We still run most American schools on an agrarian calendar. It’s great for teachers and administrators to have a break. It’s great for above-average students. It is not-so-great for many at-risk and disabled students. As most of us align to Common Core State Standards, we are updating our special education curriculum maps and IEP’s. This is a professional development exercise that is perfect for the summer months. If we are in sessions with our colleagues, it’s a good idea to share some thoughts on keeping our special needs kids on track.
Where above-average students might grow from 1.2 to 1.4 years in math and reading in a 9-month school year and lose only .2 to .3 years of growth over the summer, weaker students who grow.7 or .8 of a year in math and reading can lose up to half of that gain over the summer. Year-round school and summer school is one way to prevent backsliding for weaker students. As a former library media specialist, I like keeping the school library open all summer and having reading camps. Ideally, these fun times are for all students, but there’s nothing wrong with having a special session for special kids. Reading lists can be prepared with input from your colleagues in the regular classroom, providing guidance on standards they are targeting.
For your reading lists, pick titles that have potential for field trips as follow-up activities. Look to your public library for grade level offerings in local history. In my town (Marblehead, MA), I was pleased to see a small flock of kids walking around our Fort Sewall recently. It has a wonderful Revolutionary War story, and students seem to be engaged by conversations about the U.S.S. Constitution. The Cincinnati library has a wonderful list of fiction books regarding the Revolutionary War. Your local librarian will be helpful, too. When you take the kids to the library, use the opportunity to make sure they all have library cards to encourage future visits!
Unfortunately, not all schools provide these programs throughout the summer for those students who need it. If we want special needs students to stay on-track, or even to get ahead during the summer, either parents or some dedicated teachers can make plans for at-risk and learning-disabled students.
Fortunately, some excellent online curricula are available. On our Revolutionary War theme, there’s the Guide to the American Revolution list of relevant sites for information and entertainment. Some other reading and field trip pairings can be found at Field Trips and Other Adventures.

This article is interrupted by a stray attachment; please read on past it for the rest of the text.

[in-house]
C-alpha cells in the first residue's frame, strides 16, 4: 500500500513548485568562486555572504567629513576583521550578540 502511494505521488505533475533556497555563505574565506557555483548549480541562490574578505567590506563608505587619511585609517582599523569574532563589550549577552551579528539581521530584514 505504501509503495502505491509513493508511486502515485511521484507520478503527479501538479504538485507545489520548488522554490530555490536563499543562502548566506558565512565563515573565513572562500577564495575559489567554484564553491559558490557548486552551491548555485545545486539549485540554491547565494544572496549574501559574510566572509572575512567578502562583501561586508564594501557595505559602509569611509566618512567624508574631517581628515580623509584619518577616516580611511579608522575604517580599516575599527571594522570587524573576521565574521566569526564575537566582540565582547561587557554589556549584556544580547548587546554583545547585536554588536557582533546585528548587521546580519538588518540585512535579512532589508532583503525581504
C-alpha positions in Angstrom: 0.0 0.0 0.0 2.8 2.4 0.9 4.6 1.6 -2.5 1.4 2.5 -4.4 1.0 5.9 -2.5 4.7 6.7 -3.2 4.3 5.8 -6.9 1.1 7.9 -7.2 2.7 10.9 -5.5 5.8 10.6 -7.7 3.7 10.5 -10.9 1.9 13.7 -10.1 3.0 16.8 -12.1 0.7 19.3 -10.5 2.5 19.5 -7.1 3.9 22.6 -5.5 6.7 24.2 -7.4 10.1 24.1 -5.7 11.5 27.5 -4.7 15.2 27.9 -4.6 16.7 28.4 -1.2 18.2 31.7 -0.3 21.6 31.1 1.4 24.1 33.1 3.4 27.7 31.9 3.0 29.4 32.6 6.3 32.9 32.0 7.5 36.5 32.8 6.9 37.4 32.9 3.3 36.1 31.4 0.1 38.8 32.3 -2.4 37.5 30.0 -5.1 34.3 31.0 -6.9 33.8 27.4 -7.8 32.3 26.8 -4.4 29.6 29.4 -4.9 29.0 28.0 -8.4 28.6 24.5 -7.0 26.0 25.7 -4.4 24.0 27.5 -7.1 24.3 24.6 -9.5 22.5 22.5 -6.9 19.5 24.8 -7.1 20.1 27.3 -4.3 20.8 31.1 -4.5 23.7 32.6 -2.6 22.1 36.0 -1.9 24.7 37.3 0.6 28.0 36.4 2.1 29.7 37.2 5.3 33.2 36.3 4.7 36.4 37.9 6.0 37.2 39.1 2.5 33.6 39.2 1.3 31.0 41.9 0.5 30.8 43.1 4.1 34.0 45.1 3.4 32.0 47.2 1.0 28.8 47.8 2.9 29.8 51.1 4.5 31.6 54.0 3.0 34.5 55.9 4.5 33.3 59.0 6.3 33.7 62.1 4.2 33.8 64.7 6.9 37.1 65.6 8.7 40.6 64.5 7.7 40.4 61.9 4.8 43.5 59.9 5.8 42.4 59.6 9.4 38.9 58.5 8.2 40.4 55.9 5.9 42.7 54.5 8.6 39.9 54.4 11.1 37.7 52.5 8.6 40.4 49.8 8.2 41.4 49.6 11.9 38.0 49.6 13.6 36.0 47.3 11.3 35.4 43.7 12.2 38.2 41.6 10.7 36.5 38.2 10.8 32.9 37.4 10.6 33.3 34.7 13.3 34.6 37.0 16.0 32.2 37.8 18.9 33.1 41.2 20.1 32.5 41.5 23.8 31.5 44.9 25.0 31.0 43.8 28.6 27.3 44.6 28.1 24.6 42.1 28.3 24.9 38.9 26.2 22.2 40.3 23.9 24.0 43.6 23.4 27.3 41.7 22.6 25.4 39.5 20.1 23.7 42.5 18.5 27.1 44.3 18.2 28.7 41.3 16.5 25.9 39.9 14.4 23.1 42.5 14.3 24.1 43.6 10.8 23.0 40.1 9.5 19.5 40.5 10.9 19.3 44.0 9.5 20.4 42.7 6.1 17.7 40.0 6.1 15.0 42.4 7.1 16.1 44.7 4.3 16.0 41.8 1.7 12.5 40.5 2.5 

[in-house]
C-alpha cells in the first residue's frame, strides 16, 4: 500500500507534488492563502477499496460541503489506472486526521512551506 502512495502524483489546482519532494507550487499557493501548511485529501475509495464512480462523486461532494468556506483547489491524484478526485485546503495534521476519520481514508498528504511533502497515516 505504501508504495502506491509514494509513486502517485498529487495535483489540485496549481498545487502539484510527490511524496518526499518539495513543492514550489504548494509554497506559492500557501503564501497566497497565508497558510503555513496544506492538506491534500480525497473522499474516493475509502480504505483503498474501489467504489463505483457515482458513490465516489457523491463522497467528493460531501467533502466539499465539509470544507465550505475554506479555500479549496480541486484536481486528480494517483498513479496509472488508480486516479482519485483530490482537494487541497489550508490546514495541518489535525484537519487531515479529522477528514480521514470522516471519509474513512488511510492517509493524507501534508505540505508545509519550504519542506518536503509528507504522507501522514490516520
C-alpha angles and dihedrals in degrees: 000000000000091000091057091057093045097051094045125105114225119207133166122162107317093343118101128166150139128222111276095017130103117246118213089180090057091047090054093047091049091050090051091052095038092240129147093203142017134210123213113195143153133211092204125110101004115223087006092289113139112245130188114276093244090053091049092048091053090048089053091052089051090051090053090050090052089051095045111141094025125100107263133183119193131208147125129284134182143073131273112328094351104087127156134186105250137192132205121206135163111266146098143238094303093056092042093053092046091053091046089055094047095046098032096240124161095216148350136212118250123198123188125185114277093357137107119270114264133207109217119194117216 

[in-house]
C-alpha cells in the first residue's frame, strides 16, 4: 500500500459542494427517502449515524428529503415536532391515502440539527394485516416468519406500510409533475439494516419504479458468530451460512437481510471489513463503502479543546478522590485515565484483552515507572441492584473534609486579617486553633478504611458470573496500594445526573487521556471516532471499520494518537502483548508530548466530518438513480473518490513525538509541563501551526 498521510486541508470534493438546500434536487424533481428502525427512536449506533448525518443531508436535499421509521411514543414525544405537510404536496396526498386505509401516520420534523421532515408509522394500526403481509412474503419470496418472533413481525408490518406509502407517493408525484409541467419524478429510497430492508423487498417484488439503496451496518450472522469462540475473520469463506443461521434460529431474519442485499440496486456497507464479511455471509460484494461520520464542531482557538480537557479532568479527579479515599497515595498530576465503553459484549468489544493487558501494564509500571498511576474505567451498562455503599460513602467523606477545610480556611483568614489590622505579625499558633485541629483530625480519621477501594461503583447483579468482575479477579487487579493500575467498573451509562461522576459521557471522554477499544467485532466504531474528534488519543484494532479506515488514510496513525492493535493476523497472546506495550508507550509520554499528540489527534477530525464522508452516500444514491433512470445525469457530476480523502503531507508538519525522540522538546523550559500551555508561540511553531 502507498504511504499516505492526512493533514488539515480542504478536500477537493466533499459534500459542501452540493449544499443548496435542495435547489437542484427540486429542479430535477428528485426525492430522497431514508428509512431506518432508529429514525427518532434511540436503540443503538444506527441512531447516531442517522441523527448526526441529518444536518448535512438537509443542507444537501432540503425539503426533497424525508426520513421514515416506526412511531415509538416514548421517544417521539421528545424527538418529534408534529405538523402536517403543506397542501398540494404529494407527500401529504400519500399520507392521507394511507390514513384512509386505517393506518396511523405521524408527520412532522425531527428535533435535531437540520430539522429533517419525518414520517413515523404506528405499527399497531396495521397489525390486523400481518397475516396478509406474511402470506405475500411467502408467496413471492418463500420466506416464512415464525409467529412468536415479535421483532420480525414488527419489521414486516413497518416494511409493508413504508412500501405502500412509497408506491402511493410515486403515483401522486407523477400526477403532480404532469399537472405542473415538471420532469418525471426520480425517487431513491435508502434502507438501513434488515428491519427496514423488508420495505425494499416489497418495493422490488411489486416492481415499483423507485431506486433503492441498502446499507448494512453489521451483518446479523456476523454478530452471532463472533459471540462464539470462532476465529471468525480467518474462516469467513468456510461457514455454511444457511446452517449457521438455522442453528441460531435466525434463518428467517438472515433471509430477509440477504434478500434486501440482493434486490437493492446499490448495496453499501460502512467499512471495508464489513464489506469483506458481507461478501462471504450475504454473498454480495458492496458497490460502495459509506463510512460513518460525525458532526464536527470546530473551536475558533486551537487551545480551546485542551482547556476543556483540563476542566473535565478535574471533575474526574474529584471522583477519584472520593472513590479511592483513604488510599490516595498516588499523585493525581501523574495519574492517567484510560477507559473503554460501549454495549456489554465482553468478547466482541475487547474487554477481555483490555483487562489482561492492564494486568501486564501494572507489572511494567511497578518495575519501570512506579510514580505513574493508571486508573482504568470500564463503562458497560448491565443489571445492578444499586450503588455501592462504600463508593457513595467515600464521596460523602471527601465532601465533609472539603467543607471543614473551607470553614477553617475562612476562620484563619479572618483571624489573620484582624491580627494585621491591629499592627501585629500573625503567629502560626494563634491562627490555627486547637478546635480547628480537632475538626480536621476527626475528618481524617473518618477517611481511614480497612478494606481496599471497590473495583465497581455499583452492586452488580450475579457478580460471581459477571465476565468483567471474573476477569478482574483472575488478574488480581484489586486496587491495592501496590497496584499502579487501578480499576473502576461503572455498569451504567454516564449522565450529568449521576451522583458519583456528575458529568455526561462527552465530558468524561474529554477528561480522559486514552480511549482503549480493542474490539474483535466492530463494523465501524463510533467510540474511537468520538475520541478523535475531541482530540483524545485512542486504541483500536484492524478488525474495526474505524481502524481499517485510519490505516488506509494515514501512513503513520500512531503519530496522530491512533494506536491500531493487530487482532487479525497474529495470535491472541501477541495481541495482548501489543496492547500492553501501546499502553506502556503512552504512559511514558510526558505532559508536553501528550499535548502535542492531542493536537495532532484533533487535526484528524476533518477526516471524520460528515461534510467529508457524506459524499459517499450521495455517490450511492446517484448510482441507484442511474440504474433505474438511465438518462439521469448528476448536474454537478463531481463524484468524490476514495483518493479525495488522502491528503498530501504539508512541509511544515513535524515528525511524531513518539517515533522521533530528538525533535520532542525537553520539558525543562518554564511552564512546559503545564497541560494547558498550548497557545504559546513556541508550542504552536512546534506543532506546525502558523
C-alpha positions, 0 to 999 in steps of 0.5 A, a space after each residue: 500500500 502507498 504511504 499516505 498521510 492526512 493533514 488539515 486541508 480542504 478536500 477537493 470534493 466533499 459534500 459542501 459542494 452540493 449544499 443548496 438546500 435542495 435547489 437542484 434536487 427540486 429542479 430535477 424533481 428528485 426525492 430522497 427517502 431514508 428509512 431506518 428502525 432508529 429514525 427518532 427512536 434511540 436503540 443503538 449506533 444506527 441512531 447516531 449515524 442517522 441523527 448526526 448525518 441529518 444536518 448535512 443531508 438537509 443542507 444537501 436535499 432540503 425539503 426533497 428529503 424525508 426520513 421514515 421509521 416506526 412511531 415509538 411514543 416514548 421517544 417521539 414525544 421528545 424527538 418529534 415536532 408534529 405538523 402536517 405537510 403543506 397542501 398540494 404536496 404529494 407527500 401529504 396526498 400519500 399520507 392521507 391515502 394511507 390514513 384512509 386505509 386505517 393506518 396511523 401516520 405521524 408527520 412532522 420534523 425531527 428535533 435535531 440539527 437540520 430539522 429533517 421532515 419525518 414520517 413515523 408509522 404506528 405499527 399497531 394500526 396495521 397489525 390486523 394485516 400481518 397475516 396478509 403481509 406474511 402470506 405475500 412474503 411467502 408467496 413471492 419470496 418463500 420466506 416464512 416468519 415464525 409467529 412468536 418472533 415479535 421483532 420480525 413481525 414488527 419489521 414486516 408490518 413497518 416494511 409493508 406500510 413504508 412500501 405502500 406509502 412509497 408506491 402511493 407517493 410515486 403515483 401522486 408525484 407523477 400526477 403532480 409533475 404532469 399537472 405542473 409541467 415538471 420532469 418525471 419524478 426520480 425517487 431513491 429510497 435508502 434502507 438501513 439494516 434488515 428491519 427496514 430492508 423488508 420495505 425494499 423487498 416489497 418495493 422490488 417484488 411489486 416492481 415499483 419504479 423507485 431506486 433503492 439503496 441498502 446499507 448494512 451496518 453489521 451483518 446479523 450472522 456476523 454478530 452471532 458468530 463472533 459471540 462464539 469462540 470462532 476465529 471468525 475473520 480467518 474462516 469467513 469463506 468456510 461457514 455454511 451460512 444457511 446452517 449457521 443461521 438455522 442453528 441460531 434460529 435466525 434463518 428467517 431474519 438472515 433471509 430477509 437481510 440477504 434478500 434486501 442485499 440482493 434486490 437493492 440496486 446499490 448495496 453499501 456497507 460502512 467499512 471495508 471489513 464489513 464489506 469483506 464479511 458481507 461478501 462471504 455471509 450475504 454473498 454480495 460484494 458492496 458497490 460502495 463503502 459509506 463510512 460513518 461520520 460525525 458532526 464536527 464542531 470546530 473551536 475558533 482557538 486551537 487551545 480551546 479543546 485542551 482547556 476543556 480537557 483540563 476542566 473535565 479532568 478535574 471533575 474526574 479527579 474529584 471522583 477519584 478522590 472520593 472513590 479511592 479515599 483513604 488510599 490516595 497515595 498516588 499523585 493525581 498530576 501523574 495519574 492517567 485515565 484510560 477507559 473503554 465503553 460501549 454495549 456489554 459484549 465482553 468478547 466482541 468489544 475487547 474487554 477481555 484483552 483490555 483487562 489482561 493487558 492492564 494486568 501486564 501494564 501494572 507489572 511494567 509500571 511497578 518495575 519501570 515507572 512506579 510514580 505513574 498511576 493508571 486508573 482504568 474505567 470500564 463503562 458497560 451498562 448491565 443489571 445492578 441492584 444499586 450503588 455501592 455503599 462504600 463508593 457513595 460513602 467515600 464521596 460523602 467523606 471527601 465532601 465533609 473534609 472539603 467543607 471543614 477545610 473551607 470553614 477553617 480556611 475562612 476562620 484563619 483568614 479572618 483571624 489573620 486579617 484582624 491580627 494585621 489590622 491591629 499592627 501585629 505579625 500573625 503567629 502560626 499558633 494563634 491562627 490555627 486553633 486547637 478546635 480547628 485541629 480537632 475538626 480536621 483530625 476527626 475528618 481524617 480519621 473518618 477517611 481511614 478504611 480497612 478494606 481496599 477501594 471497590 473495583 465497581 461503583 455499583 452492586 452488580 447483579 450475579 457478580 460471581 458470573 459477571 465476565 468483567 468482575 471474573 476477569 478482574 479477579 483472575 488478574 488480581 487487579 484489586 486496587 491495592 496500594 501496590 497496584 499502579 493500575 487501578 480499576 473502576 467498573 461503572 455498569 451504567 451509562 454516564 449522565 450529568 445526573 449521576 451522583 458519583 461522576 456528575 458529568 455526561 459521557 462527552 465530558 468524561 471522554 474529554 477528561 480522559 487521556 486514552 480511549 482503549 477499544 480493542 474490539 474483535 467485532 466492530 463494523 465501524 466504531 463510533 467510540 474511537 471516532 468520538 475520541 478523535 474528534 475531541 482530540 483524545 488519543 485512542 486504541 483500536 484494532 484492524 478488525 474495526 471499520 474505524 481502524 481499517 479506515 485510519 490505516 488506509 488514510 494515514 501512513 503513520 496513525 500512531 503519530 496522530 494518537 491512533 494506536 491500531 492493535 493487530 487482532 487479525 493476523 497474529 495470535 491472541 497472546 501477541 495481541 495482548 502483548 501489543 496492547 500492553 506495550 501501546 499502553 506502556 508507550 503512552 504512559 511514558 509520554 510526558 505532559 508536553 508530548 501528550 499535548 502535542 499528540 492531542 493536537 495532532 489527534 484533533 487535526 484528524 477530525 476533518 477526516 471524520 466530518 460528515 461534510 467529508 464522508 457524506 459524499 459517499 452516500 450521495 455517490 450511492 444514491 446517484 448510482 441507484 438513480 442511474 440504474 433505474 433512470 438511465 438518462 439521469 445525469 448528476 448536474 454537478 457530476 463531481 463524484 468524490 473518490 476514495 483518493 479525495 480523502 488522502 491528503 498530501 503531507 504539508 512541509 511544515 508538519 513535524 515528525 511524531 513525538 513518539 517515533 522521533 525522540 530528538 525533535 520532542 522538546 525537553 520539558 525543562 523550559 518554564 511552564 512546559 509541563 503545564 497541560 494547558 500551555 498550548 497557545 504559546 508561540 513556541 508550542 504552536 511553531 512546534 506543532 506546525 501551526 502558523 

Teachers should make student reading levels very clear to parents, and even provide individualized book lists for each student’s summer reading. Parents can be encouraged to choose additional books to read to their children. Summer needn’t be boring or a grind. Just reading for pleasure is enough for some. When kids see parents reading, it provides a solid message that reading is a daily activity for everyone.
As you’re planning for grants, notice how many of the sources are interested in funding STEM (Science, Technology, Engineering and Math) projects. Funding realities remind us that we will not see year-round school schedules any time soon. However, do I hear a call for a grant? This is an ideal summer project for teachers who are grant-savvy. Foundations and corporations in particular are often eager to support summer programming.
Tie your program to academic achievement and you have a fundable, possibly unbeatable combination. Because these sources of funds are often dedicated to supporting the communities where they are located, the search for one can be challenging. The MySchoolGrant℠ database will help you find national and local sources of funds for after-school programs.
If you work with children affected by autism, I highly recommend that you research Autism Speaks as a source of potential funding.
Autism Speaks. Autism Speaks seeks to directly support the innovative work of autism service providers in local communities across the United States. The focus of their Family Services Community Grants is three-fold: to promote autism services that enhance the lives of those affected by autism, to expand the capacity to effectively serve this growing community and to enhance the field of service providers.
States: All states
Average Amount: $5,000 – $25,000
Eligibility: Public School, Private School, Other
Program Funded: After-School, Arts, Community Involvement, Volunteerism, Disabilities, Early Childhood, Family Services, General Education, Healthe/PE, Library, Math, Reading, Safe/Drug Free Schools, Science/Environmental, Social Studies, Special Education, STEM (Science, Technology, Engineering, Math), Technology, Vocational
Deadline to Apply: 3/25/2014